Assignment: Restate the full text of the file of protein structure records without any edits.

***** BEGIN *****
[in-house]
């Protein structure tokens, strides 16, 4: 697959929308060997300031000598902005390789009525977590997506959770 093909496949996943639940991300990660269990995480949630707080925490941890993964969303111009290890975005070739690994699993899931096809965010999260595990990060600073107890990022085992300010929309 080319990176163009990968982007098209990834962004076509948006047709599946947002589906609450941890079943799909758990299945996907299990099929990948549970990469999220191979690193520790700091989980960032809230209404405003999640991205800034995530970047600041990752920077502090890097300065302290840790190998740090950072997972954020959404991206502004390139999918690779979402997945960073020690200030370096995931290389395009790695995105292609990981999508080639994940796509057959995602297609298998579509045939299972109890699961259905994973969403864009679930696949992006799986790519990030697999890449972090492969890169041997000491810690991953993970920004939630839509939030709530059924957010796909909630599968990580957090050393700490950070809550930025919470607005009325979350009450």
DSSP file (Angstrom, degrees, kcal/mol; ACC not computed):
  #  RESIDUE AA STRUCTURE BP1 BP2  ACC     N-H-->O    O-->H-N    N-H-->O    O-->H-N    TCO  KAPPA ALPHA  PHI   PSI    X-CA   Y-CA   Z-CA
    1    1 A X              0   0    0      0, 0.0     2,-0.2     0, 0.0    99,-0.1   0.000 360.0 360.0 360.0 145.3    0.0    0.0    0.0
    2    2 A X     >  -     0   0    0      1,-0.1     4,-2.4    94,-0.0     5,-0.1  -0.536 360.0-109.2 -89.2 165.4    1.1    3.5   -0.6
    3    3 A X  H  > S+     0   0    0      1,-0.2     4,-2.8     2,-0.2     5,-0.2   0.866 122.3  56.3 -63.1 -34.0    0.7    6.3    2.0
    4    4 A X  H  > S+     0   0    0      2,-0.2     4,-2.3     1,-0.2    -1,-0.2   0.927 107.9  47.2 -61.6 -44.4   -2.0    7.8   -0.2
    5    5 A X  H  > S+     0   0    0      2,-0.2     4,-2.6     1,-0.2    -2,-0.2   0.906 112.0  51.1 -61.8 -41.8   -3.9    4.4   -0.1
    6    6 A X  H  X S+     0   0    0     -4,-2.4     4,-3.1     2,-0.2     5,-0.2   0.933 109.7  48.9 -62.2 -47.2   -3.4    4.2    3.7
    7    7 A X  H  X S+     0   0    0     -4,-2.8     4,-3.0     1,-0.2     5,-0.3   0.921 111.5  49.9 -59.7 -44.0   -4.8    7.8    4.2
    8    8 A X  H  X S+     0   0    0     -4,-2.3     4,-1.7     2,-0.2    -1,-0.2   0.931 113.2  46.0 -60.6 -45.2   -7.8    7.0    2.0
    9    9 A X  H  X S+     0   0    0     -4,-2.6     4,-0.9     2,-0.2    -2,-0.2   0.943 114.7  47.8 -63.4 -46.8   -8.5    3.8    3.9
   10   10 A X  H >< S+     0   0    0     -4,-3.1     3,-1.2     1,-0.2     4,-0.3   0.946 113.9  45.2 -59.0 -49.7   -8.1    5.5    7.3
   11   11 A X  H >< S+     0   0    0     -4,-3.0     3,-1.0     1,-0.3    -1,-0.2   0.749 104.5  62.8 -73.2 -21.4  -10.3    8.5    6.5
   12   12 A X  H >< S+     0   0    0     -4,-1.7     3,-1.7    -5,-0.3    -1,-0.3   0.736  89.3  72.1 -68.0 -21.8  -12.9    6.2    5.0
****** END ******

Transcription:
[in-house]
């Protein structure tokens, strides 16, 4: 697959929308060997300031000598902005390789009525977590997506959770 093909496949996943639940991300990660269990995480949630707080925490941890993964969303111009290890975005070739690994699993899931096809965010999260595990990060600073107890990022085992300010929309 080319990176163009990968982007098209990834962004076509948006047709599946947002589906609450941890079943799909758990299945996907299990099929990948549970990469999220191979690193520790700091989980960032809230209404405003999640991205800034995530970047600041990752920077502090890097300065302290840790190998740090950072997972954020959404991206502004390139999918690779979402997945960073020690200030370096995931290389395009790695995105292609990981999508080639994940796509057959995602297609298998579509045939299972109890699961259905994973969403864009679930696949992006799986790519990030697999890449972090492969890169041997000491810690991953993970920004939630839509939030709530059924957010796909909630599968990580957090050393700490950070809550930025919470607005009325979350009450």
DSSP file (Angstrom, degrees, kcal/mol; ACC not computed):
  #  RESIDUE AA STRUCTURE BP1 BP2  ACC     N-H-->O    O-->H-N    N-H-->O    O-->H-N    TCO  KAPPA ALPHA  PHI   PSI    X-CA   Y-CA   Z-CA
    1    1 A X              0   0    0      0, 0.0     2,-0.2     0, 0.0    99,-0.1   0.000 360.0 360.0 360.0 145.3    0.0    0.0    0.0
    2    2 A X     >  -     0   0    0      1,-0.1     4,-2.4    94,-0.0     5,-0.1  -0.536 360.0-109.2 -89.2 165.4    1.1    3.5   -0.6
    3    3 A X  H  > S+     0   0    0      1,-0.2     4,-2.8     2,-0.2     5,-0.2   0.866 122.3  56.3 -63.1 -34.0    0.7    6.3    2.0
    4    4 A X  H  > S+     0   0    0      2,-0.2     4,-2.3     1,-0.2    -1,-0.2   0.927 107.9  47.2 -61.6 -44.4   -2.0    7.8   -0.2
    5    5 A X  H  > S+     0   0    0      2,-0.2     4,-2.6     1,-0.2    -2,-0.2   0.906 112.0  51.1 -61.8 -41.8   -3.9    4.4   -0.1
    6    6 A X  H  X S+     0   0    0     -4,-2.4     4,-3.1     2,-0.2     5,-0.2   0.933 109.7  48.9 -62.2 -47.2   -3.4    4.2    3.7
    7    7 A X  H  X S+     0   0    0     -4,-2.8     4,-3.0     1,-0.2     5,-0.3   0.921 111.5  49.9 -59.7 -44.0   -4.8    7.8    4.2
    8    8 A X  H  X S+     0   0    0     -4,-2.3     4,-1.7     2,-0.2    -1,-0.2   0.931 113.2  46.0 -60.6 -45.2   -7.8    7.0    2.0
    9    9 A X  H  X S+     0   0    0     -4,-2.6     4,-0.9     2,-0.2    -2,-0.2   0.943 114.7  47.8 -63.4 -46.8   -8.5    3.8    3.9
   10   10 A X  H >< S+     0   0    0     -4,-3.1     3,-1.2     1,-0.2     4,-0.3   0.946 113.9  45.2 -59.0 -49.7   -8.1    5.5    7.3
   11   11 A X  H >< S+     0   0    0     -4,-3.0     3,-1.0     1,-0.3    -1,-0.2   0.749 104.5  62.8 -73.2 -21.4  -10.3    8.5    6.5
   12   12 A X  H >< S+     0   0    0     -4,-1.7     3,-1.7    -5,-0.3    -1,-0.3   0.736  89.3  72.1 -68.0 -21.8  -12.9    6.2    5.0